Stoats in their sights as Orkney crackdown begins
Creatures pose a serious threat to islands' internationally important wildlife.
A major project to eradicate stoats from Orkney can begin after securing £6m in funding.
The stoats, that arrived on the islands in 2010, pose a serious threat to Orkney's 'internationally important wildlife'.
The presence of stoats, which feed on small birds, eggs and mammals, threaten species such as the Orkney vole, which is found nowhere else in the world.
Seabirds, short-eared owls and red-throated divers are also at risk.
The stoats pose a further threat to Orkney's tourism industry, which relies on a thriving wildlife population.
The removal of stoats from Orkney involves recruiting a team of specially-skilled trappers and training the UK's first local team of stoat detection dogs.
The cash injection from the National Lottery and EU's LIFE programme will allow the team to set 16,000 traps.
The project, a partnership between RSPB Scotland, Scottish Natural Heritage (SNH), and Orkney Islands Council, is set to be the largest scheme of its kind in the world.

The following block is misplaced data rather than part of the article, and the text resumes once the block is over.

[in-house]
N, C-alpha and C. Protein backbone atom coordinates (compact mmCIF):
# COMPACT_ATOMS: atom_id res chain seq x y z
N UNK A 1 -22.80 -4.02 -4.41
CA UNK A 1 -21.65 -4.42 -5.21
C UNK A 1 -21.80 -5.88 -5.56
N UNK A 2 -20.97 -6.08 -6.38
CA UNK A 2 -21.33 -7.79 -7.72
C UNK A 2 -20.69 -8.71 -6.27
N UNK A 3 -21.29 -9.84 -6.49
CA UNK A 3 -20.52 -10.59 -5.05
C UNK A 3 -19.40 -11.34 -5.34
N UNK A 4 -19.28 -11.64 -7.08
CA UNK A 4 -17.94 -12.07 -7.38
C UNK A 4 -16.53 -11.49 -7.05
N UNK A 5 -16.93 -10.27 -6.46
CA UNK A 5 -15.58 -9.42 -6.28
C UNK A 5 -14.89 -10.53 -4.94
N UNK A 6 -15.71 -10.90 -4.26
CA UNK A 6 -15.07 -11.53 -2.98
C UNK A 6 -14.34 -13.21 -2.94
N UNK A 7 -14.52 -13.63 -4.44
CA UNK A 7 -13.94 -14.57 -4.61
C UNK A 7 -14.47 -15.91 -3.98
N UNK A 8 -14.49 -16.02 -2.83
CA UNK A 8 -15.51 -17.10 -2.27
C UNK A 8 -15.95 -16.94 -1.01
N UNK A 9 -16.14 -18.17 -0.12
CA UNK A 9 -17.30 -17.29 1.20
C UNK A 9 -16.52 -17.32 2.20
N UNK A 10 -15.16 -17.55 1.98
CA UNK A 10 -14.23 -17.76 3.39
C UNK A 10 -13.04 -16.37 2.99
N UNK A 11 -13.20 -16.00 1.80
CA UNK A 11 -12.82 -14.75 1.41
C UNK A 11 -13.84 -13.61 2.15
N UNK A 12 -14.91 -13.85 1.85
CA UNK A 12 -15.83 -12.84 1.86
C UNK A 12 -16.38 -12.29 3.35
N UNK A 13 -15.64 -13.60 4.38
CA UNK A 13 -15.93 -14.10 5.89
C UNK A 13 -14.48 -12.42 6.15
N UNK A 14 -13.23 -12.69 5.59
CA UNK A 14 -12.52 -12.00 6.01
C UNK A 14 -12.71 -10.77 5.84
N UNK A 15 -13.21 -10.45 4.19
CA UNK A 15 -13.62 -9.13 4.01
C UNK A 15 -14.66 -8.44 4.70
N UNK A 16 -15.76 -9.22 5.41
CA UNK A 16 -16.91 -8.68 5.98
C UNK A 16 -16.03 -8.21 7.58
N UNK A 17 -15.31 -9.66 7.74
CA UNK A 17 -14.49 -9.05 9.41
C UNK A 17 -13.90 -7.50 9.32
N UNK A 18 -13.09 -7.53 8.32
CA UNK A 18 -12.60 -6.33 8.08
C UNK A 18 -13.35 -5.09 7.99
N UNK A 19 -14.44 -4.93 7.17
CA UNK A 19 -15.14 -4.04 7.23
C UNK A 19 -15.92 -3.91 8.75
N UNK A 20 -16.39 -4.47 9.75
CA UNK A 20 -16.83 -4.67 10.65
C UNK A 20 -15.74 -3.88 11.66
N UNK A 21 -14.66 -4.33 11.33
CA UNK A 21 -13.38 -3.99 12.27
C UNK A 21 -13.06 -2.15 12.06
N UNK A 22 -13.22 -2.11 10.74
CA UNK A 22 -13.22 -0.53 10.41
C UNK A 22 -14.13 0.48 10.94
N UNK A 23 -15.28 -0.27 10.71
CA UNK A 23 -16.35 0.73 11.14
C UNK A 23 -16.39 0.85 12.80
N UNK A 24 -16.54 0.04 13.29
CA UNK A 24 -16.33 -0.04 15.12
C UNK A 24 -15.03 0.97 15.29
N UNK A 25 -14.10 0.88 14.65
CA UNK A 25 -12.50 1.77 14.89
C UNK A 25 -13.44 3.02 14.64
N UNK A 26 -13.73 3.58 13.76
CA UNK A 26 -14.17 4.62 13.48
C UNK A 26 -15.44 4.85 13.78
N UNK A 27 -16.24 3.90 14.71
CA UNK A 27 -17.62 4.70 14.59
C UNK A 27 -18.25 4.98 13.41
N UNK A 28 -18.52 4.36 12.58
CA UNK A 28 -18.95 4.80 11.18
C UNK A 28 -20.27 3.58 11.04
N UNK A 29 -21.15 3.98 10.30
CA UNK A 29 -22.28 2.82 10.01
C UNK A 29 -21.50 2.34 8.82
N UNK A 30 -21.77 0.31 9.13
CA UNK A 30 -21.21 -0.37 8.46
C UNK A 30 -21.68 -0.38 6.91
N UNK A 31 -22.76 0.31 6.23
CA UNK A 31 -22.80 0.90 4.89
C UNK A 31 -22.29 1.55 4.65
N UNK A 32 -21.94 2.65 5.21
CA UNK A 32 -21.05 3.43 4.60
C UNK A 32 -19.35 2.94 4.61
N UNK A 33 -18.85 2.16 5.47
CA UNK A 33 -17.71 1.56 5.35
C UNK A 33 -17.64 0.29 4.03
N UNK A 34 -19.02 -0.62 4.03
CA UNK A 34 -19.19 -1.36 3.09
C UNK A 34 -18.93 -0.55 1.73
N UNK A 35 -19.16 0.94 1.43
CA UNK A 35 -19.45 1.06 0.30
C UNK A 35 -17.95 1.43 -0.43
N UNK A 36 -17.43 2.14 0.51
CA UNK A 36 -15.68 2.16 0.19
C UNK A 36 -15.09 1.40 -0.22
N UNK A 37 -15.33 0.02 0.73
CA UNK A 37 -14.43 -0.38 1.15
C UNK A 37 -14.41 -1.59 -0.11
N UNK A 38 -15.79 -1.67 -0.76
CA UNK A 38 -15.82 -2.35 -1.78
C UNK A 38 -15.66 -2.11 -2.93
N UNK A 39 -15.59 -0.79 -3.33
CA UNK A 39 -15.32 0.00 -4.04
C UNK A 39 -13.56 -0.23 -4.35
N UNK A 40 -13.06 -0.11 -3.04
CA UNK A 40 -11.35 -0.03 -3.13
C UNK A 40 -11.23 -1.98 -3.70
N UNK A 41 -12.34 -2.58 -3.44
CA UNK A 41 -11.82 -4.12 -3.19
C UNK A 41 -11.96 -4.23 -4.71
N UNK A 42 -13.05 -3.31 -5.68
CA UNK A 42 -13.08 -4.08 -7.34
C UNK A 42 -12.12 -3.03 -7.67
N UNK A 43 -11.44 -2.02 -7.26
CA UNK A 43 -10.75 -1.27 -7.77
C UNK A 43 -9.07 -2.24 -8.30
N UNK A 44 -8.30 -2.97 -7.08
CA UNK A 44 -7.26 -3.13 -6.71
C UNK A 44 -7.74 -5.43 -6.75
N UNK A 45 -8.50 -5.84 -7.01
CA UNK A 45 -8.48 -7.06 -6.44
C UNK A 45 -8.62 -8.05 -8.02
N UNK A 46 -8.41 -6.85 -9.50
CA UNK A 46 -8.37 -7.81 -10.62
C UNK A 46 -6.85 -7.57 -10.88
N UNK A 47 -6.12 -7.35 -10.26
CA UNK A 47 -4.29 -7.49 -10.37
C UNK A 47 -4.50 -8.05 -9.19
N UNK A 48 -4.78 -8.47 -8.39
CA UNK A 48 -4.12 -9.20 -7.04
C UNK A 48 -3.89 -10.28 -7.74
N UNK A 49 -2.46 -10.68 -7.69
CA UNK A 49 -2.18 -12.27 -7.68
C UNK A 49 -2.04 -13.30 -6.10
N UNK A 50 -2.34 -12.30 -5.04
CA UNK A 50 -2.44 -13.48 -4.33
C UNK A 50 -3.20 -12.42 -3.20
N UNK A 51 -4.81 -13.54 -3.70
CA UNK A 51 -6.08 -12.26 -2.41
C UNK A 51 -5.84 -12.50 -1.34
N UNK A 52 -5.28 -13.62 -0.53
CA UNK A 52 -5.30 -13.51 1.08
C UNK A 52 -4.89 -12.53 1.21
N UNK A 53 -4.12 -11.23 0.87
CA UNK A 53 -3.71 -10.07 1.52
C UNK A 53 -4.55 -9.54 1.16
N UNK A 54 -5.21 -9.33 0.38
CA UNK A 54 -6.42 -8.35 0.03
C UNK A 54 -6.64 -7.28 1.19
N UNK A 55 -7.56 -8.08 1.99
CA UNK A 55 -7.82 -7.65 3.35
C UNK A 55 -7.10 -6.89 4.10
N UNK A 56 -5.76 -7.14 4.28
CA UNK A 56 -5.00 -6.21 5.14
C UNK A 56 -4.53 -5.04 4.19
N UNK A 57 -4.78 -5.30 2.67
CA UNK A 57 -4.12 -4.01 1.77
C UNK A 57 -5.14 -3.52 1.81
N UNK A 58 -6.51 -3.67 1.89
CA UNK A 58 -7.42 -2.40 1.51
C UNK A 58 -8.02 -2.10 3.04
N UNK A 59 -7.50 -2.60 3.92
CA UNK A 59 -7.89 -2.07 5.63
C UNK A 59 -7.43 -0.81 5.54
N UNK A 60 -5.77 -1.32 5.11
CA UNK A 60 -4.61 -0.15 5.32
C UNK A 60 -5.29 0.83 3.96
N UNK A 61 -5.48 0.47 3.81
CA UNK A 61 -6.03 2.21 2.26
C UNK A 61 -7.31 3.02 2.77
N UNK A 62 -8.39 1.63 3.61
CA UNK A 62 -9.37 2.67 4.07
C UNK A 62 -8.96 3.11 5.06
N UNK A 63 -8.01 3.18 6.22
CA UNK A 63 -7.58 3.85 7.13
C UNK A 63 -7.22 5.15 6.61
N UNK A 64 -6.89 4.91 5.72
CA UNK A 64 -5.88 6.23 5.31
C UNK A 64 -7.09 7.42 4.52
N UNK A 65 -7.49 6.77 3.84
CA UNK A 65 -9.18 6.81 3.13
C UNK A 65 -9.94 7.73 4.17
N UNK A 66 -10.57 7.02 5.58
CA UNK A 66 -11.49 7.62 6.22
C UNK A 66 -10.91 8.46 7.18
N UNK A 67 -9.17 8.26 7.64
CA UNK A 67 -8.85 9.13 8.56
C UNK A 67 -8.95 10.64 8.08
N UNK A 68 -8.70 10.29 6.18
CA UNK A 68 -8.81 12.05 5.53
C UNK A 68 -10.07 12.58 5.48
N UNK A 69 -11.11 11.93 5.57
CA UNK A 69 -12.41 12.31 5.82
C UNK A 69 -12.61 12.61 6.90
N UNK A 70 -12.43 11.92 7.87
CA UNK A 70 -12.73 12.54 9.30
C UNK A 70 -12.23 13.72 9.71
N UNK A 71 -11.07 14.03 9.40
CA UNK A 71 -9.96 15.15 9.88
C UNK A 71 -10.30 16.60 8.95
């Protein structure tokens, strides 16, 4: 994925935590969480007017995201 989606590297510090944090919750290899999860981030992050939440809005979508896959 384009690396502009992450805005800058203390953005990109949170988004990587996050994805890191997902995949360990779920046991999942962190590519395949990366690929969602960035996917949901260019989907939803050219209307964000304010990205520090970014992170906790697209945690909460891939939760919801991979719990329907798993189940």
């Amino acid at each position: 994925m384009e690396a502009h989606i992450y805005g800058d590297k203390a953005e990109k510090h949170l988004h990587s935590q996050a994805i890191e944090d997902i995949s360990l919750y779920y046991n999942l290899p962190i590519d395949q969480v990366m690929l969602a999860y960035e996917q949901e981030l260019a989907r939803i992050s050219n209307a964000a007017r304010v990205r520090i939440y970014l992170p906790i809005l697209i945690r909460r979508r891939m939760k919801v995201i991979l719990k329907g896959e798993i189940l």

Anne McCall, director of RSPB Scotland, said: "This project is vital to safeguard the amazing wildlife in Orkney.
"The scale of the project is unprecedented; it's four times larger than any other stoat eradication attempted previously."
Mike Cantlay, the Scottish Natural Heritage chairman, added: "Invasive species are one of the greatest threats to the beauty and variety of our nature.
"With this important funding, and people and organisations from all backgrounds working together, we can help protect Orkney's internationally renowned wildlife and landscape for generations to come."